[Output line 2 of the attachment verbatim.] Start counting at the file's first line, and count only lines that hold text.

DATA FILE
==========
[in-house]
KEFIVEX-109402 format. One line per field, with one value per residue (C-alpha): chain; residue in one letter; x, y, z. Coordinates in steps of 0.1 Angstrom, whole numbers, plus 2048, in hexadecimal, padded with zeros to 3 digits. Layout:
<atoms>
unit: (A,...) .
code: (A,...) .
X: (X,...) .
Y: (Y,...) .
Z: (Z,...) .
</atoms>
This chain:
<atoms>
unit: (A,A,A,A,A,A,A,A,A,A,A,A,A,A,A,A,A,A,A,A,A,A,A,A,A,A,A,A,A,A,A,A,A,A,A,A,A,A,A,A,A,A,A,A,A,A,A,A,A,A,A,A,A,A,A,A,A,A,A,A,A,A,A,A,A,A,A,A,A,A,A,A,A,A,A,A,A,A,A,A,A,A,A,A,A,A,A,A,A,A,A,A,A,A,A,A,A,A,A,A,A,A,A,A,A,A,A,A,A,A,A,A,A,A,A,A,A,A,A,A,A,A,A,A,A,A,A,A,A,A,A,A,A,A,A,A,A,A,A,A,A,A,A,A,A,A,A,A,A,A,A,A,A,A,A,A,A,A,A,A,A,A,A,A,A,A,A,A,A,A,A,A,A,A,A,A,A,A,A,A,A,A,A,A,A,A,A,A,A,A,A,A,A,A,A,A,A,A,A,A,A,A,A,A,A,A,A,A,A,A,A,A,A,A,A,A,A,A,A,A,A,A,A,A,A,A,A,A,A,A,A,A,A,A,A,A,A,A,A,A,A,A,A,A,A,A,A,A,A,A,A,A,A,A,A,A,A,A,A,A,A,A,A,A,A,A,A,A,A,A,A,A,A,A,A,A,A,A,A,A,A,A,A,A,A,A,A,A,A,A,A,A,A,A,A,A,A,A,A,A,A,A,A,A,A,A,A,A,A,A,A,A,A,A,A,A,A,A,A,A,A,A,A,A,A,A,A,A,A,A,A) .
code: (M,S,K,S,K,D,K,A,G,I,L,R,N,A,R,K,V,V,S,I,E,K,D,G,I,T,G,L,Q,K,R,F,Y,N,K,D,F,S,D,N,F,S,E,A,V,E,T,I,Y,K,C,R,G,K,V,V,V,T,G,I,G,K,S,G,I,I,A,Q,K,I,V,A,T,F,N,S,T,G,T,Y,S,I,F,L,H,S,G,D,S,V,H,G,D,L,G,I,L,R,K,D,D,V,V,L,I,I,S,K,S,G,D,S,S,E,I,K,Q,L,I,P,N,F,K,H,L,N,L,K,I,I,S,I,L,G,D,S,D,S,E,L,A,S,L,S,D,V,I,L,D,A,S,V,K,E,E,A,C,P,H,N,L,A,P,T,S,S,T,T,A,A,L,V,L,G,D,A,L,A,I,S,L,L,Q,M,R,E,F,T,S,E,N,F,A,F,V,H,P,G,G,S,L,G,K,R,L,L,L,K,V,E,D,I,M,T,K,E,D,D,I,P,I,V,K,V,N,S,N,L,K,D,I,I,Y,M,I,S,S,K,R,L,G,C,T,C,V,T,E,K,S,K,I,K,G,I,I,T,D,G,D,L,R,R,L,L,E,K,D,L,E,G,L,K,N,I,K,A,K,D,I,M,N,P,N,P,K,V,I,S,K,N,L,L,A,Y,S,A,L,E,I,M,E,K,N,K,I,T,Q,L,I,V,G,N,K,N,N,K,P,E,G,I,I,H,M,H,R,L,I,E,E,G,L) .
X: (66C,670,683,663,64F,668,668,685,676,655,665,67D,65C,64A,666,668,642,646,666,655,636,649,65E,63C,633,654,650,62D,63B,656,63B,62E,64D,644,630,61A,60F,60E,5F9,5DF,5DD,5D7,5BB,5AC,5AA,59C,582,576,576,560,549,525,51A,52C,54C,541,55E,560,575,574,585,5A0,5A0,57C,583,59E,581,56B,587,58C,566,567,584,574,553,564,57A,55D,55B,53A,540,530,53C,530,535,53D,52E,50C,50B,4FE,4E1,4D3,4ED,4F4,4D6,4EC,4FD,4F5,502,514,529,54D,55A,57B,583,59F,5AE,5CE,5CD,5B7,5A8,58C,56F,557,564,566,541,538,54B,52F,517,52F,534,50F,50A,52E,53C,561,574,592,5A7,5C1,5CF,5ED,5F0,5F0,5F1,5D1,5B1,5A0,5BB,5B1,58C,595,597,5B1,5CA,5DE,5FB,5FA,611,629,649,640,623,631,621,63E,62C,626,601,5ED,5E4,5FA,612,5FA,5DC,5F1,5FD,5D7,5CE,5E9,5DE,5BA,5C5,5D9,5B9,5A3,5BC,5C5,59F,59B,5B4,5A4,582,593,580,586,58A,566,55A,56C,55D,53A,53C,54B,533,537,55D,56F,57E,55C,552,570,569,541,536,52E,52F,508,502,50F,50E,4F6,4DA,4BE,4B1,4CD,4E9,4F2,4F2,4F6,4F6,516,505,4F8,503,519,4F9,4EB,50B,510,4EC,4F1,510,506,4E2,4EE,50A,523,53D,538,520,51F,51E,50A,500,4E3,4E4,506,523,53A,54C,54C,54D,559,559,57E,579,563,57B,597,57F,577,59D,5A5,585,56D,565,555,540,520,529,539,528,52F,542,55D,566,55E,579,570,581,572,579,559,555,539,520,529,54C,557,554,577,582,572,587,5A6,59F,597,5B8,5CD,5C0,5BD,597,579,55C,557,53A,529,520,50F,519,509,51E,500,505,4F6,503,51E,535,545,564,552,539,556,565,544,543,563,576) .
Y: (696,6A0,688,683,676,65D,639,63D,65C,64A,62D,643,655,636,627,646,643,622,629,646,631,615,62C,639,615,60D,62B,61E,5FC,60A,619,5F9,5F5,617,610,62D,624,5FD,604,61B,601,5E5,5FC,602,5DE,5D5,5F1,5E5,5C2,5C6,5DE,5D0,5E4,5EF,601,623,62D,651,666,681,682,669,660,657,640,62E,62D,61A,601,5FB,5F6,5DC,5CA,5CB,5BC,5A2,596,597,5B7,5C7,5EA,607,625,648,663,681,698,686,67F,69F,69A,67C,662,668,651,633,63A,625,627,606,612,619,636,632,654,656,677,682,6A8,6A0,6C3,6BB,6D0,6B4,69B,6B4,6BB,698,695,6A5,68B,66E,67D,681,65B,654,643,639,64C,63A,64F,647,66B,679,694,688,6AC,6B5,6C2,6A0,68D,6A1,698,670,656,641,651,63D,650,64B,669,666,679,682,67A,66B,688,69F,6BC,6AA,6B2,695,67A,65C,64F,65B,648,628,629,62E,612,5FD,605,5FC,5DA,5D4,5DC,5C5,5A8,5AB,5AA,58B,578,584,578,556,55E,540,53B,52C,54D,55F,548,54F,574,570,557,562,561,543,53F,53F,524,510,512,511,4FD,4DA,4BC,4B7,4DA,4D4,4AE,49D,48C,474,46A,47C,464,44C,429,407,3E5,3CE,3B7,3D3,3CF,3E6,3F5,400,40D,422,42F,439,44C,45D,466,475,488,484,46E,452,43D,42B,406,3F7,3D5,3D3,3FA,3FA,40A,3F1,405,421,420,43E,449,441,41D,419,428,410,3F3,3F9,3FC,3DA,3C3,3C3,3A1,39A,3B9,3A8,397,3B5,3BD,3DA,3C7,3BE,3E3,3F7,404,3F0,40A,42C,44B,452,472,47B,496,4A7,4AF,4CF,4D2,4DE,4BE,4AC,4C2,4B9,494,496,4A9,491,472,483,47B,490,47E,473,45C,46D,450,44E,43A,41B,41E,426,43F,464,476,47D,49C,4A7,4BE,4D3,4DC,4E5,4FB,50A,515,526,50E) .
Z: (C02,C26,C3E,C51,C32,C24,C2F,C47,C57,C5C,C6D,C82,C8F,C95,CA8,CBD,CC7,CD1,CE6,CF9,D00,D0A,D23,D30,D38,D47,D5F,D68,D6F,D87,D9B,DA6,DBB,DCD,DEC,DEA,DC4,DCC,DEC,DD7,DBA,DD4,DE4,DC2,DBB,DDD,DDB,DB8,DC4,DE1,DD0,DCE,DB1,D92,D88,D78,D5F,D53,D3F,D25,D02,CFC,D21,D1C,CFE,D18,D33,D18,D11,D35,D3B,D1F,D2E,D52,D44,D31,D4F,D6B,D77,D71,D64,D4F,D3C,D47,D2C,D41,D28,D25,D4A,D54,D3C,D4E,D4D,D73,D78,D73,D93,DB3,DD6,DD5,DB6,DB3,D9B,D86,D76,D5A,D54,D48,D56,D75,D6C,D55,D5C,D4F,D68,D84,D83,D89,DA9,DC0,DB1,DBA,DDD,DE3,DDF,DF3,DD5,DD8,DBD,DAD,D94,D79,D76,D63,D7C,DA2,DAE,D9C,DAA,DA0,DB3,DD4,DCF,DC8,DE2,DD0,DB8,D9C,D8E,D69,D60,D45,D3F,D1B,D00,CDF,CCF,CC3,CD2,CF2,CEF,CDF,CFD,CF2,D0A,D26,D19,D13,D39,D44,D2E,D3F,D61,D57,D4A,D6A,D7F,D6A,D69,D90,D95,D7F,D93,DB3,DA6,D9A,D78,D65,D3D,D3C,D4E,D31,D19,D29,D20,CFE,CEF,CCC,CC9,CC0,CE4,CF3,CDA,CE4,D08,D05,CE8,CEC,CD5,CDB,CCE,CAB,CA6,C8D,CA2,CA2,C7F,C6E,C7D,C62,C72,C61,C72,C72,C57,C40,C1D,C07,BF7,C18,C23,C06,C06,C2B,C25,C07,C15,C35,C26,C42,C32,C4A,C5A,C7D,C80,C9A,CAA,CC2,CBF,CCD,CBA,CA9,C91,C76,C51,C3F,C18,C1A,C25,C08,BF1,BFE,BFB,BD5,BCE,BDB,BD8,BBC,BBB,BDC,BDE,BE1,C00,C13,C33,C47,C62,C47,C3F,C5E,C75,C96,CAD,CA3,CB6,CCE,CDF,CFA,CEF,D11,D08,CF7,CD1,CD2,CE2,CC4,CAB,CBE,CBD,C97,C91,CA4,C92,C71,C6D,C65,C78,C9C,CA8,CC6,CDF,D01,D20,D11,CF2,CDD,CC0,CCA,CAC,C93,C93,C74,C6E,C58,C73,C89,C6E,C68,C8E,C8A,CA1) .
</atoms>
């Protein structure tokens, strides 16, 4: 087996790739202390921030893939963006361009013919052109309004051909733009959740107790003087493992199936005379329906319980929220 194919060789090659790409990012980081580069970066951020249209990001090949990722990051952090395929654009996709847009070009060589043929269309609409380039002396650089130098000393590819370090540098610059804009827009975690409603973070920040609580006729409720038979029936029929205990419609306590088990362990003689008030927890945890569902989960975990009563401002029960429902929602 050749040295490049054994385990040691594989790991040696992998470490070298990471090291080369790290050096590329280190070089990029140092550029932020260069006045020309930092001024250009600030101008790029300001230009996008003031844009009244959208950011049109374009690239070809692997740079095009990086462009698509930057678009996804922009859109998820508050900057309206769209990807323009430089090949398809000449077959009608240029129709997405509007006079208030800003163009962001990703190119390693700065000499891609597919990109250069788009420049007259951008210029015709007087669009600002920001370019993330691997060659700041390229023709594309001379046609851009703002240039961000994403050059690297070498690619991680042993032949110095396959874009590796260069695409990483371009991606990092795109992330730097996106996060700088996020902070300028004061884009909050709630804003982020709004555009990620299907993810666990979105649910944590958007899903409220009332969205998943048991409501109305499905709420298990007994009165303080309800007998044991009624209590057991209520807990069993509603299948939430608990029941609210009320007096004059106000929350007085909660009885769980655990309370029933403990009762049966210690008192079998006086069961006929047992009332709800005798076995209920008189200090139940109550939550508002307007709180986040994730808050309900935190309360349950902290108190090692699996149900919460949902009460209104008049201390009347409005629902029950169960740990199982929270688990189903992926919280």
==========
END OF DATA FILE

KEFIVEX-109402 format. One line per field, with one value per residue (C-alpha): chain; residue in one letter; x, y, z. Coordinates in steps of 0.1 Angstrom, whole numbers, plus 2048, in hexadecimal, padded with zeros to 3 digits. Layout: